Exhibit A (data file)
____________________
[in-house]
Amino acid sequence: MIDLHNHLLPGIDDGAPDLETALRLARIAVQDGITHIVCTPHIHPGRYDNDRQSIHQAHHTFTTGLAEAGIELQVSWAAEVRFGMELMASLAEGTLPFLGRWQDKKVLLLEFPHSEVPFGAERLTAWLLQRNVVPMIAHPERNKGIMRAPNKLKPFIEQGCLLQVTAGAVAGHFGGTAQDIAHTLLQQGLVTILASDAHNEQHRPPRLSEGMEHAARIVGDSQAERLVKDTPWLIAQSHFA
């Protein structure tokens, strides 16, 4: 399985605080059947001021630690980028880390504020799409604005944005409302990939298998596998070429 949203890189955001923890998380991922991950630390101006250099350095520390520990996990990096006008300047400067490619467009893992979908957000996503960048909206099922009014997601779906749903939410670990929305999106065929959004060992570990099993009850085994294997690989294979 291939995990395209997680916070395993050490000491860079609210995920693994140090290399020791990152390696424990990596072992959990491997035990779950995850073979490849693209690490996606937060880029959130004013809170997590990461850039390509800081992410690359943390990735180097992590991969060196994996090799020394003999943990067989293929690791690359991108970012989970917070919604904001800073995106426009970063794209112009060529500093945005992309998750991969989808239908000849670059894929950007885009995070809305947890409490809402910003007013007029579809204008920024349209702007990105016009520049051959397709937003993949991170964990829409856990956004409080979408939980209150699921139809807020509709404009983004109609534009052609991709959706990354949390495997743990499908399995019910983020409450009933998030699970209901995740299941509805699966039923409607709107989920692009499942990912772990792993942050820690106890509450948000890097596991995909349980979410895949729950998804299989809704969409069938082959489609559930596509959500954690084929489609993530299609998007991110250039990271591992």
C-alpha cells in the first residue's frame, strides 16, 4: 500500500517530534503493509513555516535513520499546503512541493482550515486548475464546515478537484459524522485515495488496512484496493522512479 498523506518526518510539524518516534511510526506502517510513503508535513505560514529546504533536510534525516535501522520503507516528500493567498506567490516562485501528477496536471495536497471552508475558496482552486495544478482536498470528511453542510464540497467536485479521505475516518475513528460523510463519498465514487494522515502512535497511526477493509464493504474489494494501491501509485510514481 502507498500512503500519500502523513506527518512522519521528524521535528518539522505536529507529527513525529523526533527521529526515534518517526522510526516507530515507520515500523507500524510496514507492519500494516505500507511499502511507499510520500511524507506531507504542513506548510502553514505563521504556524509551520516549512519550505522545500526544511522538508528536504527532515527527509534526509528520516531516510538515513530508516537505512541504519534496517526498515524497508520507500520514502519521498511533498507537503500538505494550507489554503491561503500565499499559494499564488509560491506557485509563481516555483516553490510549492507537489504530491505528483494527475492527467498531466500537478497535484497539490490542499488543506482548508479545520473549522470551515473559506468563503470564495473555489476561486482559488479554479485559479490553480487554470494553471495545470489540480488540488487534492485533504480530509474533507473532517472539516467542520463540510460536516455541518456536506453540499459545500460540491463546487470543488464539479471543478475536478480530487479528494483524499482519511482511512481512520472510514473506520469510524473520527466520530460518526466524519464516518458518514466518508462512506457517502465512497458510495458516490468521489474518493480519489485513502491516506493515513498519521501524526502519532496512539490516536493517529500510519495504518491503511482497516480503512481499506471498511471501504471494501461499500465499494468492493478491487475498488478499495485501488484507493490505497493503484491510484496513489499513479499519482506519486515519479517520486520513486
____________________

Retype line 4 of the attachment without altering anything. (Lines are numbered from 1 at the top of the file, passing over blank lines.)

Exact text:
C-alpha cells in the first residue's frame, strides 16, 4: 500500500517530534503493509513555516535513520499546503512541493482550515486548475464546515478537484459524522485515495488496512484496493522512479 498523506518526518510539524518516534511510526506502517510513503508535513505560514529546504533536510534525516535501522520503507516528500493567498506567490516562485501528477496536471495536497471552508475558496482552486495544478482536498470528511453542510464540497467536485479521505475516518475513528460523510463519498465514487494522515502512535497511526477493509464493504474489494494501491501509485510514481 502507498500512503500519500502523513506527518512522519521528524521535528518539522505536529507529527513525529523526533527521529526515534518517526522510526516507530515507520515500523507500524510496514507492519500494516505500507511499502511507499510520500511524507506531507504542513506548510502553514505563521504556524509551520516549512519550505522545500526544511522538508528536504527532515527527509534526509528520516531516510538515513530508516537505512541504519534496517526498515524497508520507500520514502519521498511533498507537503500538505494550507489554503491561503500565499499559494499564488509560491506557485509563481516555483516553490510549492507537489504530491505528483494527475492527467498531466500537478497535484497539490490542499488543506482548508479545520473549522470551515473559506468563503470564495473555489476561486482559488479554479485559479490553480487554470494553471495545470489540480488540488487534492485533504480530509474533507473532517472539516467542520463540510460536516455541518456536506453540499459545500460540491463546487470543488464539479471543478475536478480530487479528494483524499482519511482511512481512520472510514473506520469510524473520527466520530460518526466524519464516518458518514466518508462512506457517502465512497458510495458516490468521489474518493480519489485513502491516506493515513498519521501524526502519532496512539490516536493517529500510519495504518491503511482497516480503512481499506471498511471501504471494501461499500465499494468492493478491487475498488478499495485501488484507493490505497493503484491510484496513489499513479499519482506519486515519479517520486520513486